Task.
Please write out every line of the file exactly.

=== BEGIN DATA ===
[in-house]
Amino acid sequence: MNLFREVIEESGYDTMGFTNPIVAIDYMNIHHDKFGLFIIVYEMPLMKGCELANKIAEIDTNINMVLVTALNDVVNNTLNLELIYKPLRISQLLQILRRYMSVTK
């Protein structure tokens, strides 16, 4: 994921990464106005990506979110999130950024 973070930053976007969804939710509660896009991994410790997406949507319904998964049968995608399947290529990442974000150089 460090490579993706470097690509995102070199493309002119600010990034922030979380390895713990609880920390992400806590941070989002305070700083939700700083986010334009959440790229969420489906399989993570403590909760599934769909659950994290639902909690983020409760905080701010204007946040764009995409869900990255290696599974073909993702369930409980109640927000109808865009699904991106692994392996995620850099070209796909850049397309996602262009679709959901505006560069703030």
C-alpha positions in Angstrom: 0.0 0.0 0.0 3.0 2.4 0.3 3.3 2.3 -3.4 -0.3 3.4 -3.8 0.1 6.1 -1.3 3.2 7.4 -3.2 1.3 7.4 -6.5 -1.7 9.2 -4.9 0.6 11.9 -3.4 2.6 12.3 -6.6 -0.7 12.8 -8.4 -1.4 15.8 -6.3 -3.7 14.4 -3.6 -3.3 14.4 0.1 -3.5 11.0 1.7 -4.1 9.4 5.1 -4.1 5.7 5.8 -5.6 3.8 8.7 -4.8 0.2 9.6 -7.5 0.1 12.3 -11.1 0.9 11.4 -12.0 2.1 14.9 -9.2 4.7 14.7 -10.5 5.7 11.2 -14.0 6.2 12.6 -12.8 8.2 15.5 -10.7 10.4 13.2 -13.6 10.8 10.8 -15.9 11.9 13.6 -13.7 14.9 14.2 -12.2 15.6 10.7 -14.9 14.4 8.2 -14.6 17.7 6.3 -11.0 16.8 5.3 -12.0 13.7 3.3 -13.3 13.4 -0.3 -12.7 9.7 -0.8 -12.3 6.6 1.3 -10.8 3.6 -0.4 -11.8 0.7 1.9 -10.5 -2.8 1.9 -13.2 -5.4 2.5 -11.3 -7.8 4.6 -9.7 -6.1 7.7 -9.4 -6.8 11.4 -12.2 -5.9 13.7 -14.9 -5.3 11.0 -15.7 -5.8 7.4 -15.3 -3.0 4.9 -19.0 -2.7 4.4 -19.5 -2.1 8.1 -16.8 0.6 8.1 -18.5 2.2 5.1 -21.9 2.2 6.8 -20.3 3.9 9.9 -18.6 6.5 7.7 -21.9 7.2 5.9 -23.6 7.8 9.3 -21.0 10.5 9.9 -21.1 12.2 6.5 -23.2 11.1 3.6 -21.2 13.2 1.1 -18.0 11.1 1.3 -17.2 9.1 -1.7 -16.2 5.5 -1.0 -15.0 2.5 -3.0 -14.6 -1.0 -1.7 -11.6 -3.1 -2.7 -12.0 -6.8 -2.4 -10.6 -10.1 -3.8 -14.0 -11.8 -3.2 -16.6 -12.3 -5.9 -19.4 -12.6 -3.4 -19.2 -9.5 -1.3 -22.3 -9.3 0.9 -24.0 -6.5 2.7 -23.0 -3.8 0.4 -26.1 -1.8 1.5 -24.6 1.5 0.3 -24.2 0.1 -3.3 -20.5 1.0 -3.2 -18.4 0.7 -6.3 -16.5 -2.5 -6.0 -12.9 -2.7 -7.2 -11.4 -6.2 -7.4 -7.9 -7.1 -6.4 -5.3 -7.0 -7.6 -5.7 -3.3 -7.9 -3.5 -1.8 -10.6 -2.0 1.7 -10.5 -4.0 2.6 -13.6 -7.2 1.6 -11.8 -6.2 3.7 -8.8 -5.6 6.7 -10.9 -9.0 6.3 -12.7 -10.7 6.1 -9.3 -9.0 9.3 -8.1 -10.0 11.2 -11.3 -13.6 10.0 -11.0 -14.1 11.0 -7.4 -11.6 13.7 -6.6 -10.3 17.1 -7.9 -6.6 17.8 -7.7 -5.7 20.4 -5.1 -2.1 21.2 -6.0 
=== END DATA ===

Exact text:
[in-house]
Amino acid sequence: MNLFREVIEESGYDTMGFTNPIVAIDYMNIHHDKFGLFIIVYEMPLMKGCELANKIAEIDTNINMVLVTALNDVVNNTLNLELIYKPLRISQLLQILRRYMSVTK
């Protein structure tokens, strides 16, 4: 994921990464106005990506979110999130950024 973070930053976007969804939710509660896009991994410790997406949507319904998964049968995608399947290529990442974000150089 460090490579993706470097690509995102070199493309002119600010990034922030979380390895713990609880920390992400806590941070989002305070700083939700700083986010334009959440790229969420489906399989993570403590909760599934769909659950994290639902909690983020409760905080701010204007946040764009995409869900990255290696599974073909993702369930409980109640927000109808865009699904991106692994392996995620850099070209796909850049397309996602262009679709959901505006560069703030």
C-alpha positions in Angstrom: 0.0 0.0 0.0 3.0 2.4 0.3 3.3 2.3 -3.4 -0.3 3.4 -3.8 0.1 6.1 -1.3 3.2 7.4 -3.2 1.3 7.4 -6.5 -1.7 9.2 -4.9 0.6 11.9 -3.4 2.6 12.3 -6.6 -0.7 12.8 -8.4 -1.4 15.8 -6.3 -3.7 14.4 -3.6 -3.3 14.4 0.1 -3.5 11.0 1.7 -4.1 9.4 5.1 -4.1 5.7 5.8 -5.6 3.8 8.7 -4.8 0.2 9.6 -7.5 0.1 12.3 -11.1 0.9 11.4 -12.0 2.1 14.9 -9.2 4.7 14.7 -10.5 5.7 11.2 -14.0 6.2 12.6 -12.8 8.2 15.5 -10.7 10.4 13.2 -13.6 10.8 10.8 -15.9 11.9 13.6 -13.7 14.9 14.2 -12.2 15.6 10.7 -14.9 14.4 8.2 -14.6 17.7 6.3 -11.0 16.8 5.3 -12.0 13.7 3.3 -13.3 13.4 -0.3 -12.7 9.7 -0.8 -12.3 6.6 1.3 -10.8 3.6 -0.4 -11.8 0.7 1.9 -10.5 -2.8 1.9 -13.2 -5.4 2.5 -11.3 -7.8 4.6 -9.7 -6.1 7.7 -9.4 -6.8 11.4 -12.2 -5.9 13.7 -14.9 -5.3 11.0 -15.7 -5.8 7.4 -15.3 -3.0 4.9 -19.0 -2.7 4.4 -19.5 -2.1 8.1 -16.8 0.6 8.1 -18.5 2.2 5.1 -21.9 2.2 6.8 -20.3 3.9 9.9 -18.6 6.5 7.7 -21.9 7.2 5.9 -23.6 7.8 9.3 -21.0 10.5 9.9 -21.1 12.2 6.5 -23.2 11.1 3.6 -21.2 13.2 1.1 -18.0 11.1 1.3 -17.2 9.1 -1.7 -16.2 5.5 -1.0 -15.0 2.5 -3.0 -14.6 -1.0 -1.7 -11.6 -3.1 -2.7 -12.0 -6.8 -2.4 -10.6 -10.1 -3.8 -14.0 -11.8 -3.2 -16.6 -12.3 -5.9 -19.4 -12.6 -3.4 -19.2 -9.5 -1.3 -22.3 -9.3 0.9 -24.0 -6.5 2.7 -23.0 -3.8 0.4 -26.1 -1.8 1.5 -24.6 1.5 0.3 -24.2 0.1 -3.3 -20.5 1.0 -3.2 -18.4 0.7 -6.3 -16.5 -2.5 -6.0 -12.9 -2.7 -7.2 -11.4 -6.2 -7.4 -7.9 -7.1 -6.4 -5.3 -7.0 -7.6 -5.7 -3.3 -7.9 -3.5 -1.8 -10.6 -2.0 1.7 -10.5 -4.0 2.6 -13.6 -7.2 1.6 -11.8 -6.2 3.7 -8.8 -5.6 6.7 -10.9 -9.0 6.3 -12.7 -10.7 6.1 -9.3 -9.0 9.3 -8.1 -10.0 11.2 -11.3 -13.6 10.0 -11.0 -14.1 11.0 -7.4 -11.6 13.7 -6.6 -10.3 17.1 -7.9 -6.6 17.8 -7.7 -5.7 20.4 -5.1 -2.1 21.2 -6.0 